Review Summary: Heroin Diaries Soundtrack features some of the most emotive and consistent songwriting of Nikki Sixx's career
In awful taste though the terminology is, I could neatly be described as a Nikki Sixx junkie. Whether through fate or, once again, just awful taste, I’ve managed to assemble a complete collection of every record the bassist has been meaningfully involved in, as well as guest spots, production jobs and hazy messages on Butch Walker’s answering machine (yes, there’s more than one of those.) If the experience hasn’t destroyed my critic cred forever, it’s at least taught me to approach each new release with caution; while Sixx has produced some of the most enjoyable and most meaningful music in my collection, he’s also been party to two of the worst records I’ve had the misfortune to own: Motley Crue
’s New Tattoo
and Brides Of Destruction
’s Runaway Brides
(he wisely jumped ship before recording began)- and that’s only this side of the millennium.
So, caution then with this latest release, the Heroin Diaries Soundtrack
. The soundtrack originally began as a low-key musical accompaniment piece to Sixx’s upcoming memoir The Heroin Diaries
(released September 18). Working with long-time production and songwriting partners James Michael (vocals) and DJ Ashba (guitars, ex-Beautiful Creatures
), the project blossomed into something more meaningful and, following the release of the song ‘Life Is Beautiful,’ the band came up with the name Sixx:A.M. (incorporating each of their surnames) and announced ‘Life Is Beautiful’ as the lead single. Since its release, ‘Life Is Beautiful’ has fared far better than anybody could have predicted, hitting #26 on the Billboard rock singles chart with minimal press coverage and no television appearances- not a bad showing from a bunch of a band with an average age above forty.
The single itself is a tightly-constructed slice of pop rock, flawlessly produced (hardly surprising, considering all three band members produce as a day job) with a soaring chorus of the inoffensive but infectious radio rock brand which Daughtry and Nickelback call home. Michael’s vocal performance is the song’s defining feature, as it is for the bulk of the album, elevating relatively standard pop arrangements with his immaculately voiced but various and expressive vocals. ‘Pray For Me,’ the likely second single, sees the singer contrast an ironically detached verse in the style of Interpol’s Paul Banks with a clean, uplifting chorus in the Daughtry vein; ‘Dead Man’s Ballet’ casts the singer in a more nuanced, dramatic style which recalls the work of Meat Loaf; in ‘Courtesy Call,’ he’s a dead ringer for U2’s Bono; and ‘Permission’ fades out to an uncannily Chris Robinson (Black Crowes)-like blues jam. The sole criticism that can be offered is that, despite the variety, each of his vocal performances appears to be in imitation of another singer, which can become frustrating in light of the occasionally stunning, show-stealing flourishes, such as the heart-breaking ‘Accidents Can Happen.’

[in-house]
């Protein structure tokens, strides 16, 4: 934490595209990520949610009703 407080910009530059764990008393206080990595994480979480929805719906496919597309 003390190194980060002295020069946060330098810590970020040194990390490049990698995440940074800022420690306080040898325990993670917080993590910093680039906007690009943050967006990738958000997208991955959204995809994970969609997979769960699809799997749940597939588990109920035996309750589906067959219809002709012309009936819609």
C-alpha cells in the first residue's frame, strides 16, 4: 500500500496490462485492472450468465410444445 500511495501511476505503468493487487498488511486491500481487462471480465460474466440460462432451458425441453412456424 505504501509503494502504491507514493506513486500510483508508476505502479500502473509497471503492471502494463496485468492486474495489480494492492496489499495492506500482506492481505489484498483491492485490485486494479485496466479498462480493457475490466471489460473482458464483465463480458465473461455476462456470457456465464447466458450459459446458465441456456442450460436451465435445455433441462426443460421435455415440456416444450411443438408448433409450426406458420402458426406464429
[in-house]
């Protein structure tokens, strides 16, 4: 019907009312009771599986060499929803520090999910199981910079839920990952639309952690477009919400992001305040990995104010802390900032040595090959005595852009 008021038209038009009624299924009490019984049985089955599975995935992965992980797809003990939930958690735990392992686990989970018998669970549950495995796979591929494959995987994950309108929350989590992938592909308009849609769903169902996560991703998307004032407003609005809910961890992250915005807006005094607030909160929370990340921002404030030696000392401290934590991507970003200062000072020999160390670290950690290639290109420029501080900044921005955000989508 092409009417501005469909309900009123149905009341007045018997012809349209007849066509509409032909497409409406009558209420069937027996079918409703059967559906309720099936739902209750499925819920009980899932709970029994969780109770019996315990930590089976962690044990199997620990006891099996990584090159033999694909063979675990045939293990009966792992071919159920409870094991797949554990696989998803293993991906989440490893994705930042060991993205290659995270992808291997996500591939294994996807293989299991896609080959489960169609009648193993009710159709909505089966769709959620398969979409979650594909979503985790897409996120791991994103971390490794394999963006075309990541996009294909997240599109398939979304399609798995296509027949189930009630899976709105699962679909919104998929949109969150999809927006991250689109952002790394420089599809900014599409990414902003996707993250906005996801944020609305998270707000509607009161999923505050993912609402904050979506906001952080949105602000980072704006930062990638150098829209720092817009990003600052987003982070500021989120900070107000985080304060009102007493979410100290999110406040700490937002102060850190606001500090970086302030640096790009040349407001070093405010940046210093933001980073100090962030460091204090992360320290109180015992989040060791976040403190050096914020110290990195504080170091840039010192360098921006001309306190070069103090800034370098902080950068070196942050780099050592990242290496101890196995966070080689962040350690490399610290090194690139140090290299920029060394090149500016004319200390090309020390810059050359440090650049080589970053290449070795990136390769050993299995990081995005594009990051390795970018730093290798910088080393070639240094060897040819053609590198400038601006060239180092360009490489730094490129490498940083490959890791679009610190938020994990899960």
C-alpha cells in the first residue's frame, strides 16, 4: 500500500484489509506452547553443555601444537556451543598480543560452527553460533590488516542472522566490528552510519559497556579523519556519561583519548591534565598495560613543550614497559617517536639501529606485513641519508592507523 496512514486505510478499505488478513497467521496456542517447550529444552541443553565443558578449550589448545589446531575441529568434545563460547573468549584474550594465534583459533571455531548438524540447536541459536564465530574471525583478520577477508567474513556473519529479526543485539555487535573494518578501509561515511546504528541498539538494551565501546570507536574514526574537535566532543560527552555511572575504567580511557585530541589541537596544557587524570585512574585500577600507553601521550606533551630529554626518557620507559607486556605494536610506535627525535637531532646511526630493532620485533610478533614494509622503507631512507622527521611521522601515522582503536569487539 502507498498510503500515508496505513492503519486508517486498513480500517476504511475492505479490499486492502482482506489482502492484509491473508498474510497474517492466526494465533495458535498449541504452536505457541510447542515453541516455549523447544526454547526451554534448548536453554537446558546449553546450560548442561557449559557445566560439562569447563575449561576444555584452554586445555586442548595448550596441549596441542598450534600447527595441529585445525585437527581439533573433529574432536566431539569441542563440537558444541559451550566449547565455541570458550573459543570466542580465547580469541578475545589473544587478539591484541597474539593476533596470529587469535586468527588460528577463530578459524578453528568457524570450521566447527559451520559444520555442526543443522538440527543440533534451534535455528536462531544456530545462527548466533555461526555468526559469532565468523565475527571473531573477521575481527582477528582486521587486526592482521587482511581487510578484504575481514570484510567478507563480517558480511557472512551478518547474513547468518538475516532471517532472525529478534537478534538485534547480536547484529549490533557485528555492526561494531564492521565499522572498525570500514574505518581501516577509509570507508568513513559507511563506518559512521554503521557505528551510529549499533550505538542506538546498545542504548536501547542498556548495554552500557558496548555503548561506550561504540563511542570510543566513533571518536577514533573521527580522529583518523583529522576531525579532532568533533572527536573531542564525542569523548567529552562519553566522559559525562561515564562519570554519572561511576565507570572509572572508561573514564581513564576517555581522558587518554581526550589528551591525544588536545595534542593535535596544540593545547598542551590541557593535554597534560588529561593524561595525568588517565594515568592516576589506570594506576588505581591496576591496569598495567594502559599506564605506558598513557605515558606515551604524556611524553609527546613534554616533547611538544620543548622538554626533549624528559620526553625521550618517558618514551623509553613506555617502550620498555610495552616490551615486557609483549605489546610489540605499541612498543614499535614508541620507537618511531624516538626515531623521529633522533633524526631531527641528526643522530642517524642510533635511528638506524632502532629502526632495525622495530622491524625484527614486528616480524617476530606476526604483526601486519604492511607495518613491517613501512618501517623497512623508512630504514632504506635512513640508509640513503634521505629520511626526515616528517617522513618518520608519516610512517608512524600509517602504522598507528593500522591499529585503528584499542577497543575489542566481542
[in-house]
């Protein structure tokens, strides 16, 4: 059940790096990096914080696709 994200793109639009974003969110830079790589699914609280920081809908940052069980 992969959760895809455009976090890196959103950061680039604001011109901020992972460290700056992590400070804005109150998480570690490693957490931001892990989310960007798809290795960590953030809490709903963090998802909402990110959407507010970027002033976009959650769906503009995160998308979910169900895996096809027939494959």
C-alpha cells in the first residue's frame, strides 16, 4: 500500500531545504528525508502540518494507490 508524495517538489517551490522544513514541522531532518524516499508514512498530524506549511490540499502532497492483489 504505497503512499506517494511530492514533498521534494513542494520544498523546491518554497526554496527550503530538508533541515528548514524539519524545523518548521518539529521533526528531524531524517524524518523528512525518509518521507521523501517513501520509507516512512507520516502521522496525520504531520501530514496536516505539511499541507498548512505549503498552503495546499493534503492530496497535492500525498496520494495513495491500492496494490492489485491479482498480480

Sonically, the album doesn’t do an awful lot to distinguish itself from its mainstream rock peers. The songs follow the quiet verse/loud chorus pop dynamic with ruthless precision; the infectious, soaring choruses are plentiful to the point of annoyance, and the few songs which eschew the formula follow the well-tested, tension-building style prevalent in theatrical rock. The “rock n’ roll circus” idea, which has always played an important part in Motley Crue’s live shows, is brought to the fore as a musical theme here. Introductory narrative ‘X-Mas In Hell’ perfectly captures the tragic/comic dichotomy, wrapping increasingly tense and dramatic “circus” music around a spoken-word piece which pits the historical Sixx at his lowest and most pathetic (and the beginning of the book) while mid-album interlude ‘Intermission’ and closing statement ‘Life After Death’ reaffirm the theme. ‘Dead Man’s Ballet’ and ‘Van Nuys’ could be outtakes from the sessions of the latest Bat Out Of Hell
album (to which both Sixx and Michael contributed); both pint-sized epics clearly mean to invoke Jim Steinman’s writing on the first two Bat Out Of Hell
albums, while the latter in particular evokes Meat Loaf’s stirring, heart-on-sleeve vocal triumphs.
The Heroin Diaries Soundtrack
’s most striking feature (apart from the programmed drumming) is its consistency; while structurally it’s consistently formulaic and sterile, the vocals are exceptional throughout, while melodically and lyrically, it’s as strong as anything Sixx has put out in the last twenty years. ‘Accidents May Happen’ is heart-rending, as Nikki (via James) recalls his drug relapses with the reassuring chorus: “you know that accidents can happen/And it's OK, we all fall off the wagon sometimes/It's not your whole life, it's only one day/You haven't thrown everything away.”
‘Pray For Me’ features one of many allusions to a girl who tries to help him become clean, noting from a distance: “now I'm hittin' a wall/And she's begs me to quit/And she drags me to church/But I'm scared to commit/And I'm losing my mind/Cos she hides all my shit/And she won't go away.”
‘Heart Failure’ is the starkest and most dire of all the tracks, the one wake-up all after all the ignored warning signs. Detailing his actual clinical death in 1987 (legendary as he is, he came back to life soon afterwards), Nikki writes: “I’m face down on the tracks/The train is coming fast/And it’s not derailing/It’s not the first time/And it won’t be the last/That my heart is failing.”